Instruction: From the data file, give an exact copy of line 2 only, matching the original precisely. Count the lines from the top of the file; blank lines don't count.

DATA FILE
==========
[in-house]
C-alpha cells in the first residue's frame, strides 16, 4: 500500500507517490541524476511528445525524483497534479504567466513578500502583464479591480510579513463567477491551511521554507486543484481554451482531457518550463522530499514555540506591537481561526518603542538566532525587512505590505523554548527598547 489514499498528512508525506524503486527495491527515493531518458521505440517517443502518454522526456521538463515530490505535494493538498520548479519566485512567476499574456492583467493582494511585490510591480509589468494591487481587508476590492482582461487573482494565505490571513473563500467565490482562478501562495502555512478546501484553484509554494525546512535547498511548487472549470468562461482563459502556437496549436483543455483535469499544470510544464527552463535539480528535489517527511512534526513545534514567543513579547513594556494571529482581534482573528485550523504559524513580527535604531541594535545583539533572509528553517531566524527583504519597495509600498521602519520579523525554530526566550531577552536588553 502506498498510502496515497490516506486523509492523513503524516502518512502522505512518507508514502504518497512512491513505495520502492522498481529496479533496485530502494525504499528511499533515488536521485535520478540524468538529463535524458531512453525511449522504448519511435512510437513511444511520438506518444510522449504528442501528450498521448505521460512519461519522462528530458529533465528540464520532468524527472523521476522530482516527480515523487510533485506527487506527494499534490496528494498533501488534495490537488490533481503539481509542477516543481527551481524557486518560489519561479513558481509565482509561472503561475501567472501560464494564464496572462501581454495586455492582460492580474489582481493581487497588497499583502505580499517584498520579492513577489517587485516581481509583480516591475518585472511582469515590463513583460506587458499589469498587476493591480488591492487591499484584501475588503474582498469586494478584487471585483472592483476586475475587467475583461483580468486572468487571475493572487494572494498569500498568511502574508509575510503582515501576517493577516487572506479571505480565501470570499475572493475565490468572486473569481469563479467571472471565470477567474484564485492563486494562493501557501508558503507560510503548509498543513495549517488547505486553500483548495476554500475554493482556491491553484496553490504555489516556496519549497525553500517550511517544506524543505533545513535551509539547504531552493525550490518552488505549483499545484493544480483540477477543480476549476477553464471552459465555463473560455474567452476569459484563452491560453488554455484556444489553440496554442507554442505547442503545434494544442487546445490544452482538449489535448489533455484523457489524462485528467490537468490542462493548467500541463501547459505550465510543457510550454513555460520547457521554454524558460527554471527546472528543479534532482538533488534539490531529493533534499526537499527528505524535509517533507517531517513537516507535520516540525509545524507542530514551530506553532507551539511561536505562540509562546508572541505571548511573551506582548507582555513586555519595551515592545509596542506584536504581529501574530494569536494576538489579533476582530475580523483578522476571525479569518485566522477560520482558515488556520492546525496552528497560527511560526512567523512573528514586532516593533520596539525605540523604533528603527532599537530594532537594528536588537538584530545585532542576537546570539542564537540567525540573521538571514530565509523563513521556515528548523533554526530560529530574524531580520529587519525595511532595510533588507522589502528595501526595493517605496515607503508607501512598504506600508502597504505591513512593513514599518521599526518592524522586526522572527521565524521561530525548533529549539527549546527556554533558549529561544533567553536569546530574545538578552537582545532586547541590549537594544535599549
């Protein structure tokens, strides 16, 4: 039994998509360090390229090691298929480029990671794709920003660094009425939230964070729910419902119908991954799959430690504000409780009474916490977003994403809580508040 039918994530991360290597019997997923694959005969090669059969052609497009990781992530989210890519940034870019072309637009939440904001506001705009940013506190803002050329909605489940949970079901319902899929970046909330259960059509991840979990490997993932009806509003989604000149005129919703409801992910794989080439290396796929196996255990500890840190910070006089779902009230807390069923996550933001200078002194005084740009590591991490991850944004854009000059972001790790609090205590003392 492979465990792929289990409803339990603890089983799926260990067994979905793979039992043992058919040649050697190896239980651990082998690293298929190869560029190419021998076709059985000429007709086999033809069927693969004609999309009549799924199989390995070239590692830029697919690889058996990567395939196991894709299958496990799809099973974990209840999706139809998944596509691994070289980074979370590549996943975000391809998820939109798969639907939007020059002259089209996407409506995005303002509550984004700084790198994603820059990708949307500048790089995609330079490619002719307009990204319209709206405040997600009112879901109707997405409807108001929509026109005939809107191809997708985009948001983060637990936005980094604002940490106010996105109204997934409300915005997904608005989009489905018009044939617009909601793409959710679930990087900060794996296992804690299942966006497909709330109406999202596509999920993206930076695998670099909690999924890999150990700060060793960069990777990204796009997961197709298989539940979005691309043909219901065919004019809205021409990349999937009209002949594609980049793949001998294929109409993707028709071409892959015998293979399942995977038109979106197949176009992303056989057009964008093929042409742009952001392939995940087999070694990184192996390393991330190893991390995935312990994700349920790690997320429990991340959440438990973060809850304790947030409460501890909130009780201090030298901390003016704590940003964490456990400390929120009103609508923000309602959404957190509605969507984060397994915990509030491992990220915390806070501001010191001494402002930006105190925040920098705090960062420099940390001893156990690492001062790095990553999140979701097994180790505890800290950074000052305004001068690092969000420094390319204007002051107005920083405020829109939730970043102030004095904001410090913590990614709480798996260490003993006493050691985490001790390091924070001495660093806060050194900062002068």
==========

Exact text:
C-alpha cells in the first residue's frame, strides 16, 4: 500500500507517490541524476511528445525524483497534479504567466513578500502583464479591480510579513463567477491551511521554507486543484481554451482531457518550463522530499514555540506591537481561526518603542538566532525587512505590505523554548527598547 489514499498528512508525506524503486527495491527515493531518458521505440517517443502518454522526456521538463515530490505535494493538498520548479519566485512567476499574456492583467493582494511585490510591480509589468494591487481587508476590492482582461487573482494565505490571513473563500467565490482562478501562495502555512478546501484553484509554494525546512535547498511548487472549470468562461482563459502556437496549436483543455483535469499544470510544464527552463535539480528535489517527511512534526513545534514567543513579547513594556494571529482581534482573528485550523504559524513580527535604531541594535545583539533572509528553517531566524527583504519597495509600498521602519520579523525554530526566550531577552536588553 502506498498510502496515497490516506486523509492523513503524516502518512502522505512518507508514502504518497512512491513505495520502492522498481529496479533496485530502494525504499528511499533515488536521485535520478540524468538529463535524458531512453525511449522504448519511435512510437513511444511520438506518444510522449504528442501528450498521448505521460512519461519522462528530458529533465528540464520532468524527472523521476522530482516527480515523487510533485506527487506527494499534490496528494498533501488534495490537488490533481503539481509542477516543481527551481524557486518560489519561479513558481509565482509561472503561475501567472501560464494564464496572462501581454495586455492582460492580474489582481493581487497588497499583502505580499517584498520579492513577489517587485516581481509583480516591475518585472511582469515590463513583460506587458499589469498587476493591480488591492487591499484584501475588503474582498469586494478584487471585483472592483476586475475587467475583461483580468486572468487571475493572487494572494498569500498568511502574508509575510503582515501576517493577516487572506479571505480565501470570499475572493475565490468572486473569481469563479467571472471565470477567474484564485492563486494562493501557501508558503507560510503548509498543513495549517488547505486553500483548495476554500475554493482556491491553484496553490504555489516556496519549497525553500517550511517544506524543505533545513535551509539547504531552493525550490518552488505549483499545484493544480483540477477543480476549476477553464471552459465555463473560455474567452476569459484563452491560453488554455484556444489553440496554442507554442505547442503545434494544442487546445490544452482538449489535448489533455484523457489524462485528467490537468490542462493548467500541463501547459505550465510543457510550454513555460520547457521554454524558460527554471527546472528543479534532482538533488534539490531529493533534499526537499527528505524535509517533507517531517513537516507535520516540525509545524507542530514551530506553532507551539511561536505562540509562546508572541505571548511573551506582548507582555513586555519595551515592545509596542506584536504581529501574530494569536494576538489579533476582530475580523483578522476571525479569518485566522477560520482558515488556520492546525496552528497560527511560526512567523512573528514586532516593533520596539525605540523604533528603527532599537530594532537594528536588537538584530545585532542576537546570539542564537540567525540573521538571514530565509523563513521556515528548523533554526530560529530574524531580520529587519525595511532595510533588507522589502528595501526595493517605496515607503508607501512598504506600508502597504505591513512593513514599518521599526518592524522586526522572527521565524521561530525548533529549539527549546527556554533558549529561544533567553536569546530574545538578552537582545532586547541590549537594544535599549